Alex­ion's Hantson poach­es Bio­gen CFO Clan­cy as buzz of a loom­ing pipeline shake­up heats up

Paul Clan­cy

You can count one more top ex­ec at Bio­gen $BI­IB out the ex­it as new CEO Michel Vounatsos builds his team at the big biotech. And the de­part­ing ex­ec is head­ed straight to Alex­ion $ALXN, where Lud­wig Hantson has been build­ing his own team with an eye to strip­ping the pipeline ahead of a planned re­fur­bish­ment.

This time the ex­ec on the move is Paul Clan­cy, CFO at Bio­gen dur­ing the last event­ful decade at the big biotech.

Clan­cy sur­vived the bumpy de­par­ture of Jim Mullen in 2010 and helped steer the com­pa­ny as it launched a megablock­buster flag­ship drug in Tec­fidera un­der then CEO George Scan­gos.

Now Clan­cy is tak­ing on the top fi­nance job at Alex­ion at a time Hantson has gut­ted the old crew and brought in a whole new bunch to steer a dif­fer­ent course. Just a few weeks ago Hantson saw off R&D chief Mar­tin Mack­ay as well as CFO David An­der­son, who had been in that job on­ly six months. Clare Carmichael, the head of hu­man re­sources, left June 1 along with chief com­mer­cial of­fi­cer Carsten Thiel.

Bio­gen’s loss is Alex­ion’s gain. Bio­gen saw its shares drop 3% Wednes­day morn­ing, while Alex­ion stock surged 7%.

Alex­ion has un­der­gone a brain trans­plant af­ter the for­mer CEO and CFO came un­der scruti­ny for the way the com­pa­ny was push­ing ear­ly sales of Soliris to meet its num­bers. Now Hantson is al­so mak­ing it clear that the house clean­ing in the ex­ec­u­tive suite will be fol­lowed by a cleanup in R&D as well.

Lud­wig Hantson

Hantson — who has been open­ly com­plain­ing about the state of af­fairs at Alex­ion — re­port­ed­ly turned up at the Gold­man Sachs Health­care Con­fer­ence yes­ter­day say­ing he was think­ing of writ­ing off Kanu­ma, which quick­ly made the rounds on Twit­ter. Alex­ion ac­quired Kanu­ma in an $8.4 bil­lion buy­out of Synage­va and has lit­tle to show for it as sales fiz­zled.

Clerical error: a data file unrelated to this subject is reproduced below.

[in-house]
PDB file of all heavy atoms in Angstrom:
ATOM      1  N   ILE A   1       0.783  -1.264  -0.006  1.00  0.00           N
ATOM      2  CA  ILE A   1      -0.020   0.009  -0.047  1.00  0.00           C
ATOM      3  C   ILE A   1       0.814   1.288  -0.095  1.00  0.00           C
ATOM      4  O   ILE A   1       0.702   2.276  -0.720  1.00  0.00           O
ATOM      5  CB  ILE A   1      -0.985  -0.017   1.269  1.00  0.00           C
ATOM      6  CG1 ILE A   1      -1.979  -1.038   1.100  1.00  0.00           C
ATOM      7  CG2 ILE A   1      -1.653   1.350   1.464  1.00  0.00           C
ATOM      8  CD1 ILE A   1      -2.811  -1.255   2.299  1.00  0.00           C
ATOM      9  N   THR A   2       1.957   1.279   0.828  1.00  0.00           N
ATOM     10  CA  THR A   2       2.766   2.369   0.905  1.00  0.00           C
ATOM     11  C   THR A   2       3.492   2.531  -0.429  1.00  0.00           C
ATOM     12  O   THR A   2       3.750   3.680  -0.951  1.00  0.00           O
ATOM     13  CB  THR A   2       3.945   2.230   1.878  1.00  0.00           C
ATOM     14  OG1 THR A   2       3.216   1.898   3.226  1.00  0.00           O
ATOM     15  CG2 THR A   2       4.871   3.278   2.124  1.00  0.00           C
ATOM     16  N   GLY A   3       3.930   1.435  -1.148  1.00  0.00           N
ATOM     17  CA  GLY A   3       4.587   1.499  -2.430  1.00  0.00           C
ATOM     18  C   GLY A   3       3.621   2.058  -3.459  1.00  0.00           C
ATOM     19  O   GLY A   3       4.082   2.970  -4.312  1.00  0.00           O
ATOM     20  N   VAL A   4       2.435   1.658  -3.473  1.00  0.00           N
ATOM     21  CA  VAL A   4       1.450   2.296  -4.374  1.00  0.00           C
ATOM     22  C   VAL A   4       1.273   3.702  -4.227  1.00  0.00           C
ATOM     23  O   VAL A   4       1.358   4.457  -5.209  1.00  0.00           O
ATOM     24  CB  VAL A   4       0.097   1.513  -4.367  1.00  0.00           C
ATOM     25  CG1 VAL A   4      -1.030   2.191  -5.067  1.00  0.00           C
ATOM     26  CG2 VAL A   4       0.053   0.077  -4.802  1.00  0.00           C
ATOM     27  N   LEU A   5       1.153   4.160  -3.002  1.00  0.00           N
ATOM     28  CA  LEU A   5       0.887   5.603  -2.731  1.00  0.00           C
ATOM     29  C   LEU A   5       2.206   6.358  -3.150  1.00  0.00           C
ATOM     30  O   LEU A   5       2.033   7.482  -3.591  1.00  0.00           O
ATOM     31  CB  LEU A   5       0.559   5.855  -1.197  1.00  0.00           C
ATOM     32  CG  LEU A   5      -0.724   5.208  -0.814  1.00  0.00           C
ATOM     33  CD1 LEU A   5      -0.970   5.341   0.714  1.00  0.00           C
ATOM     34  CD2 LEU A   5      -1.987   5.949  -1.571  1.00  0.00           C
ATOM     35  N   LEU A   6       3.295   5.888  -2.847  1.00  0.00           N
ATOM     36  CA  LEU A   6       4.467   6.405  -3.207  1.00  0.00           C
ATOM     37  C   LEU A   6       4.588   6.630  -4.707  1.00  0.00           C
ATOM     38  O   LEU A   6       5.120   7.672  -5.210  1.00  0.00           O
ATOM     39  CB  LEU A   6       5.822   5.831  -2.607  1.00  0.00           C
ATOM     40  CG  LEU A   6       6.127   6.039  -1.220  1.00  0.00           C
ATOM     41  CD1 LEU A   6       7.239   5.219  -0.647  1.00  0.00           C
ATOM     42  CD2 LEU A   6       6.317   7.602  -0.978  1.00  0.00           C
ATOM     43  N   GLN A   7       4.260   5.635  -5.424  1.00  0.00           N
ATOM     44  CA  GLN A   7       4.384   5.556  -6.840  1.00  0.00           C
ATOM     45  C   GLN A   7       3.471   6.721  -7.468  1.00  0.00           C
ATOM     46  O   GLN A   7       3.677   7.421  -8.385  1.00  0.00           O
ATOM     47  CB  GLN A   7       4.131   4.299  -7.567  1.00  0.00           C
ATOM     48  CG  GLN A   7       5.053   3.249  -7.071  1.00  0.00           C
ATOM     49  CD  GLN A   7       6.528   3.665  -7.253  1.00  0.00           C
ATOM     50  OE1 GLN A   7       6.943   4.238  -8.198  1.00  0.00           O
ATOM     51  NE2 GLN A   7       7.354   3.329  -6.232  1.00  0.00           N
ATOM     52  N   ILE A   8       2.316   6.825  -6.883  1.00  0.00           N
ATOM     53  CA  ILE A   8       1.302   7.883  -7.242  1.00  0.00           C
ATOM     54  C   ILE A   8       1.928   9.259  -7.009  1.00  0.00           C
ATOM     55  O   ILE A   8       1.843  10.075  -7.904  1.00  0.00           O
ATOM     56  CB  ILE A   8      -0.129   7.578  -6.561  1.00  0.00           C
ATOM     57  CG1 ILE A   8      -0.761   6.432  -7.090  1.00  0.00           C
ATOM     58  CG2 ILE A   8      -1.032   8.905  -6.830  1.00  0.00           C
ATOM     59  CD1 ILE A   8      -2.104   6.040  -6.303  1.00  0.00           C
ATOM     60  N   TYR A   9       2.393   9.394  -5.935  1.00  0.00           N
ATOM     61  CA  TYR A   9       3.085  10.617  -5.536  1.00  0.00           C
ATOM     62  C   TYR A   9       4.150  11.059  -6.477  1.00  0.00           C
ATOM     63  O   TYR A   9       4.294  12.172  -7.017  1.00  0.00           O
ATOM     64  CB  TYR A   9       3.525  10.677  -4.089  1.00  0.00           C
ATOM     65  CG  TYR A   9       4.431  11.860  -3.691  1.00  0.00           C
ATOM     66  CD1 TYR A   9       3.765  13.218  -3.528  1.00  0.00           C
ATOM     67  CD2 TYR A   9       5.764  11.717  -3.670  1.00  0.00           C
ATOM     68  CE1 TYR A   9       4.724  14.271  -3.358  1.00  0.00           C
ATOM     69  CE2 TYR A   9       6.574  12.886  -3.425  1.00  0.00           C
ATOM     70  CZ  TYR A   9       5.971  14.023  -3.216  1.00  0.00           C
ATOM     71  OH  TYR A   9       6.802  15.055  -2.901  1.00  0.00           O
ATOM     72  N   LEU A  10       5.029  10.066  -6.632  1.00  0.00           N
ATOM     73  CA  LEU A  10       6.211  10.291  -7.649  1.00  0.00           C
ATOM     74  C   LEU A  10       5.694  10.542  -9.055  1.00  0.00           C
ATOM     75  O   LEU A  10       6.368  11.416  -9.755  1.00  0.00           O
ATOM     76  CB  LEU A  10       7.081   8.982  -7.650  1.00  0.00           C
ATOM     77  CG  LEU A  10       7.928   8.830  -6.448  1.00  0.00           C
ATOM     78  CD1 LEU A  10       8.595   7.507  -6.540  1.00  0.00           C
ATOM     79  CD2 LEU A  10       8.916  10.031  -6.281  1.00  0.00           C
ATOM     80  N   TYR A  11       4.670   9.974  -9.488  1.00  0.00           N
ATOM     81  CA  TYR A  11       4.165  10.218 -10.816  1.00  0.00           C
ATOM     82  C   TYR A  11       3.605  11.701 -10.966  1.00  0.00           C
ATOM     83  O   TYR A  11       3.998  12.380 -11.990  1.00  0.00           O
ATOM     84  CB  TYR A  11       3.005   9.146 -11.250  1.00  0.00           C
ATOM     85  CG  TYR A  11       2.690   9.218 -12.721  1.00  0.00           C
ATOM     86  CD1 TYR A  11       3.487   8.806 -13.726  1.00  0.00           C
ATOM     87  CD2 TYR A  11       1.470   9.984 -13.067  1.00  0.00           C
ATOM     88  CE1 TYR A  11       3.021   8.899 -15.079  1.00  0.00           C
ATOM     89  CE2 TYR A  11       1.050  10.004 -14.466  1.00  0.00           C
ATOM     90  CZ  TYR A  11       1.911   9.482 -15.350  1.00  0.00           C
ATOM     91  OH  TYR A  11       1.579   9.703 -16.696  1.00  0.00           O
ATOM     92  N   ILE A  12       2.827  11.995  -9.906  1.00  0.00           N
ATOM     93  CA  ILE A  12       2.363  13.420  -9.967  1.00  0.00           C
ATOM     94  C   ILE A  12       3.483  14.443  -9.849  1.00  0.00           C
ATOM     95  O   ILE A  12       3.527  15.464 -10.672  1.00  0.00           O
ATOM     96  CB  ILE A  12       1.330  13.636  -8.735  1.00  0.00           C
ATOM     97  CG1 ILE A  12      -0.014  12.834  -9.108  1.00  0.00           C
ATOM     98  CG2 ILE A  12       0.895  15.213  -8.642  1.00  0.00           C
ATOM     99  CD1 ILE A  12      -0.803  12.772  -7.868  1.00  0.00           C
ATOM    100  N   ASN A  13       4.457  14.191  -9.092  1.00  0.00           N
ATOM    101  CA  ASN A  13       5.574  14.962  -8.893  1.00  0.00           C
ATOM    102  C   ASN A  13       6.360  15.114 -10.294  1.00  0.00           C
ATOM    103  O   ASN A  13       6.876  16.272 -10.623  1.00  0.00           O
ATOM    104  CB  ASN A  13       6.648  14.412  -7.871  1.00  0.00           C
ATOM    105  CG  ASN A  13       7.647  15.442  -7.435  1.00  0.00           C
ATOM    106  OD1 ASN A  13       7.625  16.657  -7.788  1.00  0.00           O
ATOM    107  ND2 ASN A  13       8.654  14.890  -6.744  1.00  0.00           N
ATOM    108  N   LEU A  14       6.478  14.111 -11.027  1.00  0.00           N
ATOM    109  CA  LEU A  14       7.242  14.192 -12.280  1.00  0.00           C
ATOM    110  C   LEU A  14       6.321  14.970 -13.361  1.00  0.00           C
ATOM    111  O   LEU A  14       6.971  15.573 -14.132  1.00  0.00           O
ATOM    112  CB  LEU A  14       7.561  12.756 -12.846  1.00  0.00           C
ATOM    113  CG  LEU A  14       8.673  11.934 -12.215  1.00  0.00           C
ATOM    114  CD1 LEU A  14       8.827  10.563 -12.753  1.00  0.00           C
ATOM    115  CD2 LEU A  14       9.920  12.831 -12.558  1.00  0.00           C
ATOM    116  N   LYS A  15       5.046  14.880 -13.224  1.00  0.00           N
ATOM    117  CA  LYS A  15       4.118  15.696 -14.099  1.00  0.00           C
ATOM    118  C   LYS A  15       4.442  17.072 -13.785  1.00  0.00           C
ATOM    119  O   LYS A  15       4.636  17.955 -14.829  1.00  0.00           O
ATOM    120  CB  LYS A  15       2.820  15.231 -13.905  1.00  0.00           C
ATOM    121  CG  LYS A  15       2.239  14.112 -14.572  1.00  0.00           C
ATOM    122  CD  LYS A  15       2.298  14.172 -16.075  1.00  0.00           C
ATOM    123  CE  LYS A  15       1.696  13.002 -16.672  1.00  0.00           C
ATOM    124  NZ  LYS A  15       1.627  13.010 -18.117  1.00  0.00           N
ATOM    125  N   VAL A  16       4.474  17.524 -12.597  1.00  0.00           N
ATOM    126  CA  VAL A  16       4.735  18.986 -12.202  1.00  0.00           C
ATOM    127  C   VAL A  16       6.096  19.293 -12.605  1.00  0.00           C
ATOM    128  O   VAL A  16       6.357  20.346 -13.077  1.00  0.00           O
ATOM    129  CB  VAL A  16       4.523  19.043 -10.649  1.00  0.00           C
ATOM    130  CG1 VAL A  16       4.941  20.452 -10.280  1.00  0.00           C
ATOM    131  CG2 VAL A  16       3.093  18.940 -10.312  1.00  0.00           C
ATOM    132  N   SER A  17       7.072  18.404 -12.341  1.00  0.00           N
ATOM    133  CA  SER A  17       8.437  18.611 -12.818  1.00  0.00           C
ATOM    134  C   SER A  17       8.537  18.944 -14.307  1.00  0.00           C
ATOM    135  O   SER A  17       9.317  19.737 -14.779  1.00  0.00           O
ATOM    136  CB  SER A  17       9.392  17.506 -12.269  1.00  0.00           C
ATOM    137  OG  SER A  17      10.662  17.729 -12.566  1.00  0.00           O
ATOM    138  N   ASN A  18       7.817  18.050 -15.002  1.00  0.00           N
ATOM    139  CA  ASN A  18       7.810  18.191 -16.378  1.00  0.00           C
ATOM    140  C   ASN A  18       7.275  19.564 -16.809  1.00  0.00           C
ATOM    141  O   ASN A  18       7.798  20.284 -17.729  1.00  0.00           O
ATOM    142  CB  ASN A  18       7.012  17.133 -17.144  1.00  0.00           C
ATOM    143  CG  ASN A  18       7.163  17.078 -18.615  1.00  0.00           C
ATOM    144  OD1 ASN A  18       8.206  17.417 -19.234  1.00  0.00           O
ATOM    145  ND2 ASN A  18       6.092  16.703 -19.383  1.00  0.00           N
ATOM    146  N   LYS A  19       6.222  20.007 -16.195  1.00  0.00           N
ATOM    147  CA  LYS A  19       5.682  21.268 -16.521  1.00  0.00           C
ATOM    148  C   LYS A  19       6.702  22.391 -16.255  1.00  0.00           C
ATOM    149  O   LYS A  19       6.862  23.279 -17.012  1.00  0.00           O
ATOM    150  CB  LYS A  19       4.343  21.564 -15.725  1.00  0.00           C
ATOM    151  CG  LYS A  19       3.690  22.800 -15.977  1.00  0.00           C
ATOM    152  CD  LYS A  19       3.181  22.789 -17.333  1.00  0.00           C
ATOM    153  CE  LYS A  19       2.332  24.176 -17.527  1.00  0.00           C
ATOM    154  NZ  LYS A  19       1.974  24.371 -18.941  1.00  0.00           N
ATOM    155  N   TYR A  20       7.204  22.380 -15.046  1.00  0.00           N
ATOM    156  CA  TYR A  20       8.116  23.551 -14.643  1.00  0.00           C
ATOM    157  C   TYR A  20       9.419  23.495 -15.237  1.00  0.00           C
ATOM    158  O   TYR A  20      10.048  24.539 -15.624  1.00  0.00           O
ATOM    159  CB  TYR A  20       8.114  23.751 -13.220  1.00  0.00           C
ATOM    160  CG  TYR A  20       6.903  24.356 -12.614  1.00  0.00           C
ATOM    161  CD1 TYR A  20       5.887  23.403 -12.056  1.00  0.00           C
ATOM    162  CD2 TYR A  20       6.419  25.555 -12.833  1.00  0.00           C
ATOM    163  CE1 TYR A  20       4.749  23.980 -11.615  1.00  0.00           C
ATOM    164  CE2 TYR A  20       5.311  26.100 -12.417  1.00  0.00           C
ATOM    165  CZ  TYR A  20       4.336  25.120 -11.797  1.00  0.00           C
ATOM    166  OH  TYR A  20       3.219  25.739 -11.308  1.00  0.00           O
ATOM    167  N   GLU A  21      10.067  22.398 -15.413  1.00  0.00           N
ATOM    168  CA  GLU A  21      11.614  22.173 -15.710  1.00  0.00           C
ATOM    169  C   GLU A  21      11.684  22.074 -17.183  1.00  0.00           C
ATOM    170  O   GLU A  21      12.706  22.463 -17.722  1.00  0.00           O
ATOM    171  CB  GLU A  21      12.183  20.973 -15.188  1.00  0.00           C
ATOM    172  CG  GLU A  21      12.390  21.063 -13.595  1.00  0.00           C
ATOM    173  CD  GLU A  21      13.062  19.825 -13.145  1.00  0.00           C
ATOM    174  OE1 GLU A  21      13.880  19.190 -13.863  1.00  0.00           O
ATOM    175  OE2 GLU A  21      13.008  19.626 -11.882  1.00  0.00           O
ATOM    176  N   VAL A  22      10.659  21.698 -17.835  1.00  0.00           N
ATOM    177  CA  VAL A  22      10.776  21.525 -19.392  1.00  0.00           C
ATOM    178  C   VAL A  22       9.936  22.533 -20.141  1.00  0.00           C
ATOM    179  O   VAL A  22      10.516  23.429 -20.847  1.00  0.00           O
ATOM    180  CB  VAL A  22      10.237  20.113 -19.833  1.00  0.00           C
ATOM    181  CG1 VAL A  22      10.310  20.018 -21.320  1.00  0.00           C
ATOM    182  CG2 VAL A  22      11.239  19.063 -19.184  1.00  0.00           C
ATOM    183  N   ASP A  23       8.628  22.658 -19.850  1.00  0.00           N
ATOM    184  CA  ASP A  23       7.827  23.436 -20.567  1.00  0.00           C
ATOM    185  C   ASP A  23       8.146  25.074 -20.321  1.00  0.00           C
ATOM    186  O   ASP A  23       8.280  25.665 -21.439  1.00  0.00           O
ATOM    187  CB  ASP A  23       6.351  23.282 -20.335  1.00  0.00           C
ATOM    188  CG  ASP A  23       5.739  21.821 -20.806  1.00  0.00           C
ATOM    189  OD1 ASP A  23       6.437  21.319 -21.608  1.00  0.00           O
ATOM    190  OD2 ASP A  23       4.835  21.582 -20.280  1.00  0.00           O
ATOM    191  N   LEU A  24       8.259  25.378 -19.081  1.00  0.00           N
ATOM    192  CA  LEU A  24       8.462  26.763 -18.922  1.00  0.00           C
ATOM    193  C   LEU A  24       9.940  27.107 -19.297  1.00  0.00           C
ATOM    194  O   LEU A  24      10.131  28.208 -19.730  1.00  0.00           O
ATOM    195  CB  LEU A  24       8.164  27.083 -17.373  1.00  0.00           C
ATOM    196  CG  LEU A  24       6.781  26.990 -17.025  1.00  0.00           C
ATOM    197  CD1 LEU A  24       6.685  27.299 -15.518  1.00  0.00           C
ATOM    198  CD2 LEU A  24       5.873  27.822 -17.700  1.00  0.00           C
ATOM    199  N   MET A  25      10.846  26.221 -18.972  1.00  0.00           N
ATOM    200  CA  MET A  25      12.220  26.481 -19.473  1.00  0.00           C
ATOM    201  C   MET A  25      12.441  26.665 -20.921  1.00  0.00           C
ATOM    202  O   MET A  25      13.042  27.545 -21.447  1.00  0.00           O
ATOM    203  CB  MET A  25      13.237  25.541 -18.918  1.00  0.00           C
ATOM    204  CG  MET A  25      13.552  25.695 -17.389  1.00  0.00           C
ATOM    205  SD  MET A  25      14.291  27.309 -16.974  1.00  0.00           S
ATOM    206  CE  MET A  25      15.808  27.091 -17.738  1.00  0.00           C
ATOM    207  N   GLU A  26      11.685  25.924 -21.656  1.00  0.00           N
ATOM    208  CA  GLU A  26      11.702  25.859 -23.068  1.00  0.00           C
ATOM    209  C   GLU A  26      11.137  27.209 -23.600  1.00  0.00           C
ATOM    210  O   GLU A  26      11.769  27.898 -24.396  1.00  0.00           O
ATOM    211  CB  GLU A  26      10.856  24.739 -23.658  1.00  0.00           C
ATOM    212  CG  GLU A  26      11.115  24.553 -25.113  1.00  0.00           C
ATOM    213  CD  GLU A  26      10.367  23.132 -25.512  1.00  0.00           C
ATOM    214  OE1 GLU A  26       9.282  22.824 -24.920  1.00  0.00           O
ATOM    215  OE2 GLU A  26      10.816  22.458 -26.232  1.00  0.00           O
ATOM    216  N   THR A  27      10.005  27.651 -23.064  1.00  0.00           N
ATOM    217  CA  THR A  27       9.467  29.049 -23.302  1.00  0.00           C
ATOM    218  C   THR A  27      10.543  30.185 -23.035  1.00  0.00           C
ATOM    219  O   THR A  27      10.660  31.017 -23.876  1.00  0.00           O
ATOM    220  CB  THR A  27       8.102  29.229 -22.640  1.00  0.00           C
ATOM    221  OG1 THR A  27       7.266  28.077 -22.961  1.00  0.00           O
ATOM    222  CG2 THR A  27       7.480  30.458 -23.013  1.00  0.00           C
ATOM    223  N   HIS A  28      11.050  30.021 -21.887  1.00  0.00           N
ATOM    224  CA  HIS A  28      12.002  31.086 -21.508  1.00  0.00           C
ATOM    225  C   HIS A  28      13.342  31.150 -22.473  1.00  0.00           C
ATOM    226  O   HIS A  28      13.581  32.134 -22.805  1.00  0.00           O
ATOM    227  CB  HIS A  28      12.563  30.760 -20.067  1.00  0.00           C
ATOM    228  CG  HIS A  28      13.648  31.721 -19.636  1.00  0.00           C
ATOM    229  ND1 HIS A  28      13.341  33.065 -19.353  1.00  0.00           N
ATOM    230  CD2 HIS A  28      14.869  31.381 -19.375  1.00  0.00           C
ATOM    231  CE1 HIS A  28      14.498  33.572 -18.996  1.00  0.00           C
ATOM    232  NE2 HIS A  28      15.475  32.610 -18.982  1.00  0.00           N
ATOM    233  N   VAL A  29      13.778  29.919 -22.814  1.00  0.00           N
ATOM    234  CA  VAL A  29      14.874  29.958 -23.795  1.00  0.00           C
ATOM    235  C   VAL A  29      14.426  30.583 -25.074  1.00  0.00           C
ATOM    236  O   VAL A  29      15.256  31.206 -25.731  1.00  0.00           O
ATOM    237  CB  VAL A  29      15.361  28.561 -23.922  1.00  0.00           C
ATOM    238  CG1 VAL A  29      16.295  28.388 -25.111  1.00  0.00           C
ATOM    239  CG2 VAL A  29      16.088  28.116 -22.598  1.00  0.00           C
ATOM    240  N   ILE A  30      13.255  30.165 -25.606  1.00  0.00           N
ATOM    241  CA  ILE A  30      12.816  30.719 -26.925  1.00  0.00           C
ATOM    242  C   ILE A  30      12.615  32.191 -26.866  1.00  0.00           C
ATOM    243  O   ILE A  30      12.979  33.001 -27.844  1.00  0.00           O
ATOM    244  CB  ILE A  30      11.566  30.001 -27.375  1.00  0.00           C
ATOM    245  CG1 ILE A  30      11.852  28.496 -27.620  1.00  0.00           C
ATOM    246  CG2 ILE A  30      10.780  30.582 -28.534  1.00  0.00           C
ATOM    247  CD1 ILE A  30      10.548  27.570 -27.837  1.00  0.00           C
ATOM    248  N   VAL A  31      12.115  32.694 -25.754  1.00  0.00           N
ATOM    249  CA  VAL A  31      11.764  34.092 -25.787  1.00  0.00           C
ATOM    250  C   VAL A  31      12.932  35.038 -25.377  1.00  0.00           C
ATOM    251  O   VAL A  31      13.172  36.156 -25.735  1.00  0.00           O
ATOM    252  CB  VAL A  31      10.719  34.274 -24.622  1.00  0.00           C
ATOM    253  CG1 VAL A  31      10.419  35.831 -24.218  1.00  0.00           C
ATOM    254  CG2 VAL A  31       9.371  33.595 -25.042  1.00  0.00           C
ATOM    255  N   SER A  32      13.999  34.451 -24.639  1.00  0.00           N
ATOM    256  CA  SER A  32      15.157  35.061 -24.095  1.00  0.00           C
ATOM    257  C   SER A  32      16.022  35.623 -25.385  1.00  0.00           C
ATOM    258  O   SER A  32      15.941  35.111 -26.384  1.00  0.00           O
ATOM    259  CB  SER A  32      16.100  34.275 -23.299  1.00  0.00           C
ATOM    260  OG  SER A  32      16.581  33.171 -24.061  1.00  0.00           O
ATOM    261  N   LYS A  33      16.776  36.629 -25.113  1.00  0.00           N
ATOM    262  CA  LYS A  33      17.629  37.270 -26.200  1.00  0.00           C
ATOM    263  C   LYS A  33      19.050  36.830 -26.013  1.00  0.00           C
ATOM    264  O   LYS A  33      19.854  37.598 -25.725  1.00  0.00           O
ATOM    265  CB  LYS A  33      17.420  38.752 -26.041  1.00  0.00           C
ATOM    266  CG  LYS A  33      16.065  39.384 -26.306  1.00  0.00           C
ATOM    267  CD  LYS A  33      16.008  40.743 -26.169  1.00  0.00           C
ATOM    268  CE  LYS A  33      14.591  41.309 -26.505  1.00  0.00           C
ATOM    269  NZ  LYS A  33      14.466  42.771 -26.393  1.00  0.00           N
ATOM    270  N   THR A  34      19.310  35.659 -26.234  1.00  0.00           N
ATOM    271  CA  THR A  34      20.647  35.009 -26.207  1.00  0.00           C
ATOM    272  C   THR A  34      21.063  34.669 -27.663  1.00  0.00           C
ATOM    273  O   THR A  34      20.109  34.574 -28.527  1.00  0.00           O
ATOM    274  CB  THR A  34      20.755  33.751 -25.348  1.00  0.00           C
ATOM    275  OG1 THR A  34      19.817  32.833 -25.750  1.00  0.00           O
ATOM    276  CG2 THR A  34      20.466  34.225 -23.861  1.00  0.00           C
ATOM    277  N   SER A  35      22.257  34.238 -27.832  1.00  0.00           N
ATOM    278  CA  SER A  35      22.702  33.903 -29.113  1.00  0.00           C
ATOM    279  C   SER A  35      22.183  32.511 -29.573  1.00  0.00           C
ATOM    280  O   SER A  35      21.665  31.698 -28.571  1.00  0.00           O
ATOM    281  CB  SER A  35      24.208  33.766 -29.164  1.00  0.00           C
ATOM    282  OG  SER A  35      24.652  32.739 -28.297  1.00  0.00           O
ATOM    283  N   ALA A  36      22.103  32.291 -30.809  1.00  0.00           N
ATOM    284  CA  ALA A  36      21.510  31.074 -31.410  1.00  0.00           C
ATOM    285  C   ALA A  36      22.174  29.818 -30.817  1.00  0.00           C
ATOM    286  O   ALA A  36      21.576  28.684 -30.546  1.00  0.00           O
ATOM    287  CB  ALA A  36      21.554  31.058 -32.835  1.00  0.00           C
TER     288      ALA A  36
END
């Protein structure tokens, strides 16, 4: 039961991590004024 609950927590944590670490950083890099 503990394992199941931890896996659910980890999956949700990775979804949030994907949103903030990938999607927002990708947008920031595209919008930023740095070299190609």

ALXN1210 — an an­ti-C5 an­ti­body that in­hibits ter­mi­nal com­ple­ment for pa­tients with parox­ys­mal noc­tur­nal he­mo­glo­bin­uria (PNH) — was about the on­ly ex­per­i­men­tal prod­uct that earned much re­spect from Hantson. Hantson al­so re­cruit­ed his old R&D chief at Bax­al­ta, John Orloff, to helm the re­search crew as the com­pa­ny dumps what it doesn’t like and starts to re­tune the pipeline, just a few years be­fore its main­stay drug Soliris los­es patent pro­tec­tion in Eu­rope and the US in 2020 and 2021.

Hantson and Alex­ion, and now Clan­cy, don’t have much time if they want to turn the com­pa­ny around be­fore biosim­i­lars start to carve up its fran­chise.

Has the mo­ment fi­nal­ly ar­rived for val­ue-based health­care?

RBC Capital Markets’ Healthcare Technology Analyst, Sean Dodge, spotlights a new breed of tech-enabled providers who are rapidly transforming the way clinicians deliver healthcare, and explores the key question: can this accelerating revolution overturn the US healthcare system?